ATHENS — Oklahoma and Texas formally submitted requests to join the Southeastern Conference on Tuesday, just one day after notifying the Big 12 they would not be renewing their “grants of media rights.”
The Longhorns and Sooners would be expected to be competitive from the onset, both well-heeled financially and accomplished in several sports. The additional money from an SEC-sized television contract would enable the programs to enhance facilities and pay coaches even more.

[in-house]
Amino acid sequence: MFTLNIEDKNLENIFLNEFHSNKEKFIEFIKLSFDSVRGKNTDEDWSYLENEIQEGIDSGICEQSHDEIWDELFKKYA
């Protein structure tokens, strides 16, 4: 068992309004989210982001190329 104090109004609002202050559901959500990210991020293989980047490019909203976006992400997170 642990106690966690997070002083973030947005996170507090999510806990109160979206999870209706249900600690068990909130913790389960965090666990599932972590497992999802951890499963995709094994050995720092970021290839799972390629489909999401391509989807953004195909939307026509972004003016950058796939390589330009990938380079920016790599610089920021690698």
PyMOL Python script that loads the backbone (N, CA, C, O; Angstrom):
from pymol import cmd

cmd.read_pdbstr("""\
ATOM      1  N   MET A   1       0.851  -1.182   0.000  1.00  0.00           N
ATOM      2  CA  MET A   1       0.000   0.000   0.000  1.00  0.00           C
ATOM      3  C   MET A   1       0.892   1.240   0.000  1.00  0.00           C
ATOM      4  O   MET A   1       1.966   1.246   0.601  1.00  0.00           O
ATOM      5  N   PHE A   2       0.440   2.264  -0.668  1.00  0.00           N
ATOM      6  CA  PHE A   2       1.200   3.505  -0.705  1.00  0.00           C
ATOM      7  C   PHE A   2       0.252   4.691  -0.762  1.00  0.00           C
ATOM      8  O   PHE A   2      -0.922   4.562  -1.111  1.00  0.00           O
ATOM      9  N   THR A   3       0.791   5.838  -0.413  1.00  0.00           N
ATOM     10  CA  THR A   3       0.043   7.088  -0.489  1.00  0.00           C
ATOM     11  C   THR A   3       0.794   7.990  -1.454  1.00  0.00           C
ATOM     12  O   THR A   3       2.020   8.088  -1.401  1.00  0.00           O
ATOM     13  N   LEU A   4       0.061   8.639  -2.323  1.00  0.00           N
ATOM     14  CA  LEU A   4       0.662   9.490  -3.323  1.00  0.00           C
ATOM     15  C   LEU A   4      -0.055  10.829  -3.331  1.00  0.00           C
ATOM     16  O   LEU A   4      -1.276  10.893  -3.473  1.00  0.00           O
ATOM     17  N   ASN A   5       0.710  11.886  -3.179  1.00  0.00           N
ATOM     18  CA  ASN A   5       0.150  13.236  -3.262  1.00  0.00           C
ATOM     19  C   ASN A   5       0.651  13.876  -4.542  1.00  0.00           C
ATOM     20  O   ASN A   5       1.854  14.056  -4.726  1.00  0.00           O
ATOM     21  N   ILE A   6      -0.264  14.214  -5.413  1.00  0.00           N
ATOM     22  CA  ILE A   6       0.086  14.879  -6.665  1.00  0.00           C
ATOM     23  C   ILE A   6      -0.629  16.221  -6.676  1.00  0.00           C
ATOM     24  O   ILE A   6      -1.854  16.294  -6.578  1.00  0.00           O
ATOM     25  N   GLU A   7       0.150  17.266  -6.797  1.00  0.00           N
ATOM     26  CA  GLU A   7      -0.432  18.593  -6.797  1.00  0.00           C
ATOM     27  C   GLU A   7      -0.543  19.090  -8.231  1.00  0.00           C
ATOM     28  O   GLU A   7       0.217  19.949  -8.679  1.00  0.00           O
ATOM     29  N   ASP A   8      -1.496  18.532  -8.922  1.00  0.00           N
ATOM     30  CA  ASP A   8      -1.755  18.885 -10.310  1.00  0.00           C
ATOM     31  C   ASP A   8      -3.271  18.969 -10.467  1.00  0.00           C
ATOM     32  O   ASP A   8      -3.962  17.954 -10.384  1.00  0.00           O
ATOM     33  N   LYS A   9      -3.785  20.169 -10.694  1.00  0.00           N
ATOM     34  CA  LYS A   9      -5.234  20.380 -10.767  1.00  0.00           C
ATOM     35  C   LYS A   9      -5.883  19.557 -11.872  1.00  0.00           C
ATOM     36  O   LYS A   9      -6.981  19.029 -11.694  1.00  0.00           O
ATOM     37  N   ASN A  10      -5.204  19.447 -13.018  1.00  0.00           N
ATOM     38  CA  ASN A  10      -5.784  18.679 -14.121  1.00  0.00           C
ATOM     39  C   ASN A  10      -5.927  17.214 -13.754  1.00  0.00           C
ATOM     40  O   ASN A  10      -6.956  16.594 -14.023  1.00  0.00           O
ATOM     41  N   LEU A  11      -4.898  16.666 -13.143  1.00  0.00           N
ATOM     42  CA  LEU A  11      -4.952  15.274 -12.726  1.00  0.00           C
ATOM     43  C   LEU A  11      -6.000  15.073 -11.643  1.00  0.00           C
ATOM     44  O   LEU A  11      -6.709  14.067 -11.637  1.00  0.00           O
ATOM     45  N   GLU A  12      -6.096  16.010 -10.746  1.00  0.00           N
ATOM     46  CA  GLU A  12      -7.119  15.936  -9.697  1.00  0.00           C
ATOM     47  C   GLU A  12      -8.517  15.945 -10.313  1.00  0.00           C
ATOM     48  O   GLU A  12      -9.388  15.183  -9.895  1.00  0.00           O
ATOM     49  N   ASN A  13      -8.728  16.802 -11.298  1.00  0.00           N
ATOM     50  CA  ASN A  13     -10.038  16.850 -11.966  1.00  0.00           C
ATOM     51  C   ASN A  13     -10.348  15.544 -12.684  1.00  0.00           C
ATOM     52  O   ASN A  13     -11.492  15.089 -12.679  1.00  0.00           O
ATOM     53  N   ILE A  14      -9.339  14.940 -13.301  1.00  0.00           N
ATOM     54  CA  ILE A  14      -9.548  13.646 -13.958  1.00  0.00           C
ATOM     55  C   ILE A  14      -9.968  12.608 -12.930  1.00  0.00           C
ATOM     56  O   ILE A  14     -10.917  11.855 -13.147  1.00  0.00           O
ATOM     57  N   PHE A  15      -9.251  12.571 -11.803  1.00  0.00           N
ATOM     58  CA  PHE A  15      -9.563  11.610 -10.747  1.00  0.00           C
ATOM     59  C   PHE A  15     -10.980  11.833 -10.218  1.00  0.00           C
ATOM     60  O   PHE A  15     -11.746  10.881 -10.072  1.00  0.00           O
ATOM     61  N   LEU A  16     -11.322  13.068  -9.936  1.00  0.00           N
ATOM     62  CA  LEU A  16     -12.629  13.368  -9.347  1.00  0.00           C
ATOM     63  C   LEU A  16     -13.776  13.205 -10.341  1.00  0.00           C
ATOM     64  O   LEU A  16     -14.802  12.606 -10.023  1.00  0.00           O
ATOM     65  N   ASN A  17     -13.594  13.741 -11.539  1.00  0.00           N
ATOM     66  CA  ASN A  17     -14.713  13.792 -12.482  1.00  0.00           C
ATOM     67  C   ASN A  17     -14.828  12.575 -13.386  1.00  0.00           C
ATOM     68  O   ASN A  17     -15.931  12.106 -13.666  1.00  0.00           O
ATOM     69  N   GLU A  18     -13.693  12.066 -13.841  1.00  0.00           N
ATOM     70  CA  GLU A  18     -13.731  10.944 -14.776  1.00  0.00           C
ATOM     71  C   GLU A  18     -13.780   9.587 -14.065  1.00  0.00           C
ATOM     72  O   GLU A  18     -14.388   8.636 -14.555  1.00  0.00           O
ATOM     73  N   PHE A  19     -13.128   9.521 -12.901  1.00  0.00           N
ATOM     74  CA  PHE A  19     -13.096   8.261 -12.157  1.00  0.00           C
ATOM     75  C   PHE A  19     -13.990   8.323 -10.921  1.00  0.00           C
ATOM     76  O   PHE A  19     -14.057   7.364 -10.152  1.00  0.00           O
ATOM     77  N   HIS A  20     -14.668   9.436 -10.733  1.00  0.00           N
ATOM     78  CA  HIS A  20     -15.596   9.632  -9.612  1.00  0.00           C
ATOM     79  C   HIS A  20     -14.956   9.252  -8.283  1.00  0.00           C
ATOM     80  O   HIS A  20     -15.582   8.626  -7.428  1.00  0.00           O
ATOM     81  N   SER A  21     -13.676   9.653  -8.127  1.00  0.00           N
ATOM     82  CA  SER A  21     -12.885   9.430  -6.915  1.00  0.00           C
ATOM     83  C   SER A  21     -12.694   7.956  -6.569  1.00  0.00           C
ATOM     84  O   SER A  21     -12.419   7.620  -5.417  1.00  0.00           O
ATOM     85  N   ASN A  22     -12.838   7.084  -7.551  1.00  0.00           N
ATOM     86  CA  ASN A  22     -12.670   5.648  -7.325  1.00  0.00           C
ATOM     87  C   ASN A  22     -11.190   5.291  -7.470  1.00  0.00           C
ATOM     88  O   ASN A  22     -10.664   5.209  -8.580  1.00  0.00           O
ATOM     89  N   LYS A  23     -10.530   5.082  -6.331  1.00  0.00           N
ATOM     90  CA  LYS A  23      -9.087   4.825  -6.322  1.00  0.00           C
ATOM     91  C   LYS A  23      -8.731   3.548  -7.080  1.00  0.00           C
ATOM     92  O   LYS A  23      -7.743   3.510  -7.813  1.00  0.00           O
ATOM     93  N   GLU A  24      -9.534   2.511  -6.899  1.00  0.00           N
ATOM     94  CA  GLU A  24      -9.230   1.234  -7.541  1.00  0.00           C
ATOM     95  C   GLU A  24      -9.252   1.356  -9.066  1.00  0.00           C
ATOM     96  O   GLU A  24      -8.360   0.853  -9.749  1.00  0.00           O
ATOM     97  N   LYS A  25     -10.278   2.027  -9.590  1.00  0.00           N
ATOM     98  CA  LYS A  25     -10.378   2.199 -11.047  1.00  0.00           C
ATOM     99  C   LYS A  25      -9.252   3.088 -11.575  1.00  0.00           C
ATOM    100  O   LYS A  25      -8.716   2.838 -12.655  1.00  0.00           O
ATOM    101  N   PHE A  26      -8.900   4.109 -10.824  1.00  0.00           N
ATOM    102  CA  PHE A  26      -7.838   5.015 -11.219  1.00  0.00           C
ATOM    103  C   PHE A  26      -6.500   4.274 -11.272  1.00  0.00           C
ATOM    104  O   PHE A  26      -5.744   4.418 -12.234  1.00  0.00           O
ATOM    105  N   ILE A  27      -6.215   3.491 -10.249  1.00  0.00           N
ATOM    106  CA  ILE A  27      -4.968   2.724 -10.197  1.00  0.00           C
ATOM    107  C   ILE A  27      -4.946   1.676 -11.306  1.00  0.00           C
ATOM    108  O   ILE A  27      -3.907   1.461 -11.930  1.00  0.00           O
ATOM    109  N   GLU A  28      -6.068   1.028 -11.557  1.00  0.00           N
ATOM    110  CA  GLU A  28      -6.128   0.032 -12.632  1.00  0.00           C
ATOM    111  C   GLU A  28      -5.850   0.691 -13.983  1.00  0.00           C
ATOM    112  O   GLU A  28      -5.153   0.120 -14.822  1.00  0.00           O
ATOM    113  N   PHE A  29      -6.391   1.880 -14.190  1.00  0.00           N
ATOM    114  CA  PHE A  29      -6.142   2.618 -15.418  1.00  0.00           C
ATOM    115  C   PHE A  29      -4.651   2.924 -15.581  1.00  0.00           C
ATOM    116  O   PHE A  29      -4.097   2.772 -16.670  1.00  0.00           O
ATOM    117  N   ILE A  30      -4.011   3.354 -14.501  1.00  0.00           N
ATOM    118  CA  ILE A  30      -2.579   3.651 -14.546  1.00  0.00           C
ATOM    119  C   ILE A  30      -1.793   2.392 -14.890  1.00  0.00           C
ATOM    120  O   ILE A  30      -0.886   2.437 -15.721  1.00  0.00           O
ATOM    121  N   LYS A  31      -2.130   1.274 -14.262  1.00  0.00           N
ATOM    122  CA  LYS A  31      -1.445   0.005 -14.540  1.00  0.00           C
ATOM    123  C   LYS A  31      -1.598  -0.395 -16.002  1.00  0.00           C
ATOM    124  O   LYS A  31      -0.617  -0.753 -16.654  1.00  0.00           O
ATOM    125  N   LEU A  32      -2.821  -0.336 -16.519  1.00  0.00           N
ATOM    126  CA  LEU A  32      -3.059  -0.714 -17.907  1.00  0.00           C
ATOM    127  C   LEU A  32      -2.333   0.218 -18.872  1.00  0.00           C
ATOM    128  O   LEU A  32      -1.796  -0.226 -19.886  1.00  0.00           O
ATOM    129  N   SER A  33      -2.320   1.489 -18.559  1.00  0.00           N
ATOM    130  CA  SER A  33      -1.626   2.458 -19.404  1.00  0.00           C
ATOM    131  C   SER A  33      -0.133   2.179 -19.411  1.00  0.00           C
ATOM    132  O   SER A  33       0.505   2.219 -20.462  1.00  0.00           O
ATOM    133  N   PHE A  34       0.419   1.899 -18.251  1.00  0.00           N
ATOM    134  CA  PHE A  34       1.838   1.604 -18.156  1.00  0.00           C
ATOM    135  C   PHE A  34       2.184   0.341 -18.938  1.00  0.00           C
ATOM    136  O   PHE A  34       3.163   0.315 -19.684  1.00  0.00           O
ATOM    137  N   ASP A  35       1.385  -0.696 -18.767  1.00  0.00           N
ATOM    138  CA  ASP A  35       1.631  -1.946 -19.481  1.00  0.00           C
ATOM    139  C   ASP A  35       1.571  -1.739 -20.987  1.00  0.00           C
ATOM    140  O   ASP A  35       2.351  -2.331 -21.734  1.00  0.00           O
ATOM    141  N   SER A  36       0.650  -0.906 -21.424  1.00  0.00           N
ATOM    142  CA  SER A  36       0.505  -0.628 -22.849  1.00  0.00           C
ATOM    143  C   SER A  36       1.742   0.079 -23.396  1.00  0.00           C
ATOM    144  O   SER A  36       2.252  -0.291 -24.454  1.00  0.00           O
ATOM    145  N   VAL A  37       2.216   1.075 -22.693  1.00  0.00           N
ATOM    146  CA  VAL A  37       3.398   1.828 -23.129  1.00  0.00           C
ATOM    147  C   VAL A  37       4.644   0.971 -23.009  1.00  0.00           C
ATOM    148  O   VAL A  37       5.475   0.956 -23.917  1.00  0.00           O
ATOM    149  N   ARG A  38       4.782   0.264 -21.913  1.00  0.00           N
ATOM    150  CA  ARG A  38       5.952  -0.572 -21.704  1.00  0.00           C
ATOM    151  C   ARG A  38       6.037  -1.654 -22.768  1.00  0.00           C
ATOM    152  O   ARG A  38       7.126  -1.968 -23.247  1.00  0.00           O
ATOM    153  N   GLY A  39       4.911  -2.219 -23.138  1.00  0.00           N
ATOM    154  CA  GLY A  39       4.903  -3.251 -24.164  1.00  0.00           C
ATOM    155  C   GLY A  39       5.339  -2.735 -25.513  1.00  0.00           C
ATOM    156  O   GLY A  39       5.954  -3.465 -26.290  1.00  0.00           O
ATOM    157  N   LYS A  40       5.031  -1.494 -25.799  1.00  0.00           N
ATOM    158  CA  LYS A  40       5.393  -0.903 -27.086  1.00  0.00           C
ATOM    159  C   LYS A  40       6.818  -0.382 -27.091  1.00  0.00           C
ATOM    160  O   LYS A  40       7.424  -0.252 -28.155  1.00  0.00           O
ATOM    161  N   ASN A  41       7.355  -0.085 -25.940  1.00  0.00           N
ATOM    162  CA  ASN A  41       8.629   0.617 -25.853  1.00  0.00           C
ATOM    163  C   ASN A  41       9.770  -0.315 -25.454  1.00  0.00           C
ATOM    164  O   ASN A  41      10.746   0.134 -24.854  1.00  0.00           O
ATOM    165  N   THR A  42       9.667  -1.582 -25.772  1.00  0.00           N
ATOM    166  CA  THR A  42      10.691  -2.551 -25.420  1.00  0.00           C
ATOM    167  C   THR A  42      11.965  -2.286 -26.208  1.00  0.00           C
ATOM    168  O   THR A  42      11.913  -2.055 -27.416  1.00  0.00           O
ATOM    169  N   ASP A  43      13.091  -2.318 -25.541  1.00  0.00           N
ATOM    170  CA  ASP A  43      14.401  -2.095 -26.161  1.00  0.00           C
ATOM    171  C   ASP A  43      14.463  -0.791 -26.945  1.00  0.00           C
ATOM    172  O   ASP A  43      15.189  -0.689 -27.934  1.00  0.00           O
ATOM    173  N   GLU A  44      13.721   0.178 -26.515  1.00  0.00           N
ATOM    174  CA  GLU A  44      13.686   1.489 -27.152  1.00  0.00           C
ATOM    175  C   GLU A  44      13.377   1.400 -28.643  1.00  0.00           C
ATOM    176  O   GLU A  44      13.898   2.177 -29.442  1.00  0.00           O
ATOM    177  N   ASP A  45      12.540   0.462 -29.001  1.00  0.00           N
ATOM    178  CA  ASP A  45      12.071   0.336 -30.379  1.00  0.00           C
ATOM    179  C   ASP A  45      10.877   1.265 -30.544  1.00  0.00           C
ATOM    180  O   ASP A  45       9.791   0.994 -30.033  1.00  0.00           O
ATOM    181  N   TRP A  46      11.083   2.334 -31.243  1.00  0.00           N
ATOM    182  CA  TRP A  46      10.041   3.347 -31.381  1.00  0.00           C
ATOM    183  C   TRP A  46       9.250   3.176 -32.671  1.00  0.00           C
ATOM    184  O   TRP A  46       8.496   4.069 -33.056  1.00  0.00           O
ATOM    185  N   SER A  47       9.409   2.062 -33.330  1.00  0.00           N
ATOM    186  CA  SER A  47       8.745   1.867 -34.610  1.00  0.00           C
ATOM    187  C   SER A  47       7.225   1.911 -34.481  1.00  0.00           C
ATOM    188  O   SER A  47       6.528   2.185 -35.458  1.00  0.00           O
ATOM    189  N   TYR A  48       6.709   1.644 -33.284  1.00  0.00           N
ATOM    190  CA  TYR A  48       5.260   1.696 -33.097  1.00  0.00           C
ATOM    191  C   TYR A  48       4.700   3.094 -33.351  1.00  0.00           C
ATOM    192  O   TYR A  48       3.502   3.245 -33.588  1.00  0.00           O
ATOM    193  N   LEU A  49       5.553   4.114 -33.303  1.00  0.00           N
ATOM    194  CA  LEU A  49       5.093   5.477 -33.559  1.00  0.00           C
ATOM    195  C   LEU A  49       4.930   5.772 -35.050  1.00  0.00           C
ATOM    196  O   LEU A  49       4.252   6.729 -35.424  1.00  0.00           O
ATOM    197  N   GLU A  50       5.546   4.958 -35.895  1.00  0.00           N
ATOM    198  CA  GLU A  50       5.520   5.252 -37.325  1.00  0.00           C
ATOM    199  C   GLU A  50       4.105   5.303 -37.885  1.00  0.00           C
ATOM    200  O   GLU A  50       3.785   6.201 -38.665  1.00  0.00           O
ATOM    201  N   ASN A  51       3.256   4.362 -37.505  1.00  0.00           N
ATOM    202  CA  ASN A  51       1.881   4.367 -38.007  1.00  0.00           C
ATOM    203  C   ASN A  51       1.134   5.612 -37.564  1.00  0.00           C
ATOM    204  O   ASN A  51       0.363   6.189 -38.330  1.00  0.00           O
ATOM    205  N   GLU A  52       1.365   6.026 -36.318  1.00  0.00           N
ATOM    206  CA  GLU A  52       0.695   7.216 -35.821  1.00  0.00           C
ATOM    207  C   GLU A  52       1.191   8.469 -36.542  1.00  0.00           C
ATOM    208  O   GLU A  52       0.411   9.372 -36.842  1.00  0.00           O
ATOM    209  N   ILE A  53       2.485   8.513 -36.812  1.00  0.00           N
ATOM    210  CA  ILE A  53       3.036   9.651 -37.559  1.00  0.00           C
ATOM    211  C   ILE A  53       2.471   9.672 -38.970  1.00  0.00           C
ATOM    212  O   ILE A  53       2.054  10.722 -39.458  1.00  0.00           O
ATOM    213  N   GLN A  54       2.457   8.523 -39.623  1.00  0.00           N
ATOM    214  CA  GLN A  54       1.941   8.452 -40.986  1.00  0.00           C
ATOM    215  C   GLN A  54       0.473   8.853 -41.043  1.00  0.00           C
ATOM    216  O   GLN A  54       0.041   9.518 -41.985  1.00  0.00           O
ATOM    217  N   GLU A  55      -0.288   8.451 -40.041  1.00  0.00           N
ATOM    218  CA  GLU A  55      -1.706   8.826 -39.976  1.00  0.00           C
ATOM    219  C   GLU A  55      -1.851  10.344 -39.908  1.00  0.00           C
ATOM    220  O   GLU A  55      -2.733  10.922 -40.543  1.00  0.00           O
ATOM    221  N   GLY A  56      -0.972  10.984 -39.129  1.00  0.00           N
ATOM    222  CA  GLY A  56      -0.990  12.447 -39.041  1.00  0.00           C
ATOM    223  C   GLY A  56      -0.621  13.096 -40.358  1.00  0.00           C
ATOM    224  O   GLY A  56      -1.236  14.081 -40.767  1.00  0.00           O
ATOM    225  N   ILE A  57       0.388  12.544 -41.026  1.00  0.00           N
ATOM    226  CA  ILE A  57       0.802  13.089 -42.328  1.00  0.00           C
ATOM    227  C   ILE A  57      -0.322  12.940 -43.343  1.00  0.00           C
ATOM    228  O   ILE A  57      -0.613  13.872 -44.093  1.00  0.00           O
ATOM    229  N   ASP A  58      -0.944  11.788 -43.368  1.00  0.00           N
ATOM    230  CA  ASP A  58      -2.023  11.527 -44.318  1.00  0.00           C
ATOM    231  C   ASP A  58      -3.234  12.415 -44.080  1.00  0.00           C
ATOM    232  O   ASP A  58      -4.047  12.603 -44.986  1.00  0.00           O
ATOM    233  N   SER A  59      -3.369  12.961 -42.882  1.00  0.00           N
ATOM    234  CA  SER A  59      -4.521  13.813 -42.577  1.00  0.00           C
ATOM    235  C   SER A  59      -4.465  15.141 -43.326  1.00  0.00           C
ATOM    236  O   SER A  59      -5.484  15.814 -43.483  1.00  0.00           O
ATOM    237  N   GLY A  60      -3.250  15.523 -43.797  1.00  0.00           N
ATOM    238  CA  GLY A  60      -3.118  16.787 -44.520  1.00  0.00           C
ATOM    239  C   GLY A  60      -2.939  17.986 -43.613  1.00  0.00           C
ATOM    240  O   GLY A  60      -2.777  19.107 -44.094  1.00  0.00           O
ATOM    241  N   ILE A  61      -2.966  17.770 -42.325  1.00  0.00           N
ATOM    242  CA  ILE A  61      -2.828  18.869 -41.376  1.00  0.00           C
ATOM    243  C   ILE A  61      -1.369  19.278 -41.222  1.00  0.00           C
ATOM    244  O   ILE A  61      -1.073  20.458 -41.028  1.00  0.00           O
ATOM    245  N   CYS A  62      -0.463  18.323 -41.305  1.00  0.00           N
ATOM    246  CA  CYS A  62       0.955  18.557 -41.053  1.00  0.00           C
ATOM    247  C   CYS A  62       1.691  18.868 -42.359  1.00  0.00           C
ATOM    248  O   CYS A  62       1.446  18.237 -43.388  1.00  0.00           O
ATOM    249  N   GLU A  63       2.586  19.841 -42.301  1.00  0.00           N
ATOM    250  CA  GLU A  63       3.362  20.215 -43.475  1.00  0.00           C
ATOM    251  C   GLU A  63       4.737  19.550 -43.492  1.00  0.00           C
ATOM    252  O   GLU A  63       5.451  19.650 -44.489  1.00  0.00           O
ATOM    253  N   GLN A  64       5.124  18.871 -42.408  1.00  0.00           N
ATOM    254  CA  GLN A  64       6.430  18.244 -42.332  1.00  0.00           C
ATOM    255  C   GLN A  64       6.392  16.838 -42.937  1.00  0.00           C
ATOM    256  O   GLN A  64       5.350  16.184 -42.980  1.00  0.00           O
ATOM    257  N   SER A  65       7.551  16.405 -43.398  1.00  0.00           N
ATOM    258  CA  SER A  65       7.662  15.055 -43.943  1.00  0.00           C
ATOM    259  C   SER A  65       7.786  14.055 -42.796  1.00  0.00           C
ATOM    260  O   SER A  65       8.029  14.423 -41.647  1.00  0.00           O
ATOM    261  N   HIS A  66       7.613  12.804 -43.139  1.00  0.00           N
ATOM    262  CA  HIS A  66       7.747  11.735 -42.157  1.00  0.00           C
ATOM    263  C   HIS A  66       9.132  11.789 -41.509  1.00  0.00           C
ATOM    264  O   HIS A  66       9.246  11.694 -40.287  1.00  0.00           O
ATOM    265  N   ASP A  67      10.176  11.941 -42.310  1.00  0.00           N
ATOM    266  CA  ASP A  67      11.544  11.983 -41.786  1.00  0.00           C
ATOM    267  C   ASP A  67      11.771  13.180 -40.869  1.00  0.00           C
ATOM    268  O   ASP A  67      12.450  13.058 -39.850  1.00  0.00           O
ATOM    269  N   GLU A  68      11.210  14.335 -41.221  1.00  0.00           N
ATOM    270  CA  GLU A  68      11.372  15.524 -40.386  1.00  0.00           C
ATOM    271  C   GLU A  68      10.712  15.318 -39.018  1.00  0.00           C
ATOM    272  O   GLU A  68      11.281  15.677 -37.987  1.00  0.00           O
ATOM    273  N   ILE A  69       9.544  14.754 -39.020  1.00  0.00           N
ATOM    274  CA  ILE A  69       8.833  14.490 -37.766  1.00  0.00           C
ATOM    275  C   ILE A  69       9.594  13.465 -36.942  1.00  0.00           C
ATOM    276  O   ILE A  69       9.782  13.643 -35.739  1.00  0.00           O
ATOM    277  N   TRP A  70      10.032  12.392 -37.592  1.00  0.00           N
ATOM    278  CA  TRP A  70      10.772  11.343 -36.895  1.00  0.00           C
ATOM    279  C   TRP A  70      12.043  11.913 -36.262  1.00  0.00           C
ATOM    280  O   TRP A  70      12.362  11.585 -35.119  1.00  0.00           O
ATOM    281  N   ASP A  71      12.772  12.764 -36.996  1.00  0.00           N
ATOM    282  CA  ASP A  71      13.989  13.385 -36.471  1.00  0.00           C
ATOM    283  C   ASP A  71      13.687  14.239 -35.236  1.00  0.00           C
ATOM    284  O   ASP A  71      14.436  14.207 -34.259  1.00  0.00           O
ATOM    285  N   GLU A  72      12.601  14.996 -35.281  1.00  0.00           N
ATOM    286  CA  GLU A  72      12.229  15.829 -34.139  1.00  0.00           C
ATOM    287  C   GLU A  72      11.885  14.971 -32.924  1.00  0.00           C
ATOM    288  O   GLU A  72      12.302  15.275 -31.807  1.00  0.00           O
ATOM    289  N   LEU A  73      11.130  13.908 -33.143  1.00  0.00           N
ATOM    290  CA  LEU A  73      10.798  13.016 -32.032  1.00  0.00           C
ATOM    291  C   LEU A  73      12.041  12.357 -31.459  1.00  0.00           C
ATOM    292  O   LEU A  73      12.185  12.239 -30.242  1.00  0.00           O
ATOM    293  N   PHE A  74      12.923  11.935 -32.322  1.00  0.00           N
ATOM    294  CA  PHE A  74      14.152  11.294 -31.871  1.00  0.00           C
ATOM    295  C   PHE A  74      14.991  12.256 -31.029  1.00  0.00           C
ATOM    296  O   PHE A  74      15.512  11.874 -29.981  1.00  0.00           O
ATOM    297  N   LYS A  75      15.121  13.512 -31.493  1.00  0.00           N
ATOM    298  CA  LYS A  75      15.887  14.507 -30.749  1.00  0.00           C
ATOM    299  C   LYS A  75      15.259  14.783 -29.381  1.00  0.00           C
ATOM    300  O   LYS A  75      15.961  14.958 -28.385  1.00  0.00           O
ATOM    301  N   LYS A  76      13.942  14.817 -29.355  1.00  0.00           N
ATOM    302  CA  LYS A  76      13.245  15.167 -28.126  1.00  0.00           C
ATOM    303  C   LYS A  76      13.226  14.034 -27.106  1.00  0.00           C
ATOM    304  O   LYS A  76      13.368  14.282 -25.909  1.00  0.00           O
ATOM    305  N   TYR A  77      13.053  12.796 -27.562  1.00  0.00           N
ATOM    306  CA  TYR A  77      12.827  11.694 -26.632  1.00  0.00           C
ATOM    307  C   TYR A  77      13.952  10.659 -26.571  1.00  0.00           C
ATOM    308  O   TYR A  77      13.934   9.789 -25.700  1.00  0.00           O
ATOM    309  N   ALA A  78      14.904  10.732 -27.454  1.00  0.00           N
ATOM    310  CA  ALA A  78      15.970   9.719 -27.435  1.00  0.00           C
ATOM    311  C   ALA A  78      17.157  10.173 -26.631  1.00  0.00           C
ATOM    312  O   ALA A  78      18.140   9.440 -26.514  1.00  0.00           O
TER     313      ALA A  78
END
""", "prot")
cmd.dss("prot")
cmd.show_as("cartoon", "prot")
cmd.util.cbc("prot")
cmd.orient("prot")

Money and added market share are the motivation for the schools’ move and the SEC’s outward willingness to accept the Longhorns and the Sooners.
The state of Texas alone features four of the largest 30 metropolitan areas in the nation. The Austin metro area ranks 27th, making it larger than any immediate SEC team market (Nashville is 40th).
Texas generated the most athletic department revenue in the most recent, pre-pandemic USA Today NCAA financial table, at more than $223 million.
Texas A&M, which along with Missouri left the Big 12 in 2012, was second on the revenue list at $212 million. Other SEC schools ranked in the Top 10 pre-pandemic were: Georgia (No. 5, $174 million), Alabama No. 7, Florida No. 9 and LSU No. 10.
Oklahoma was No. 8 at $163 million.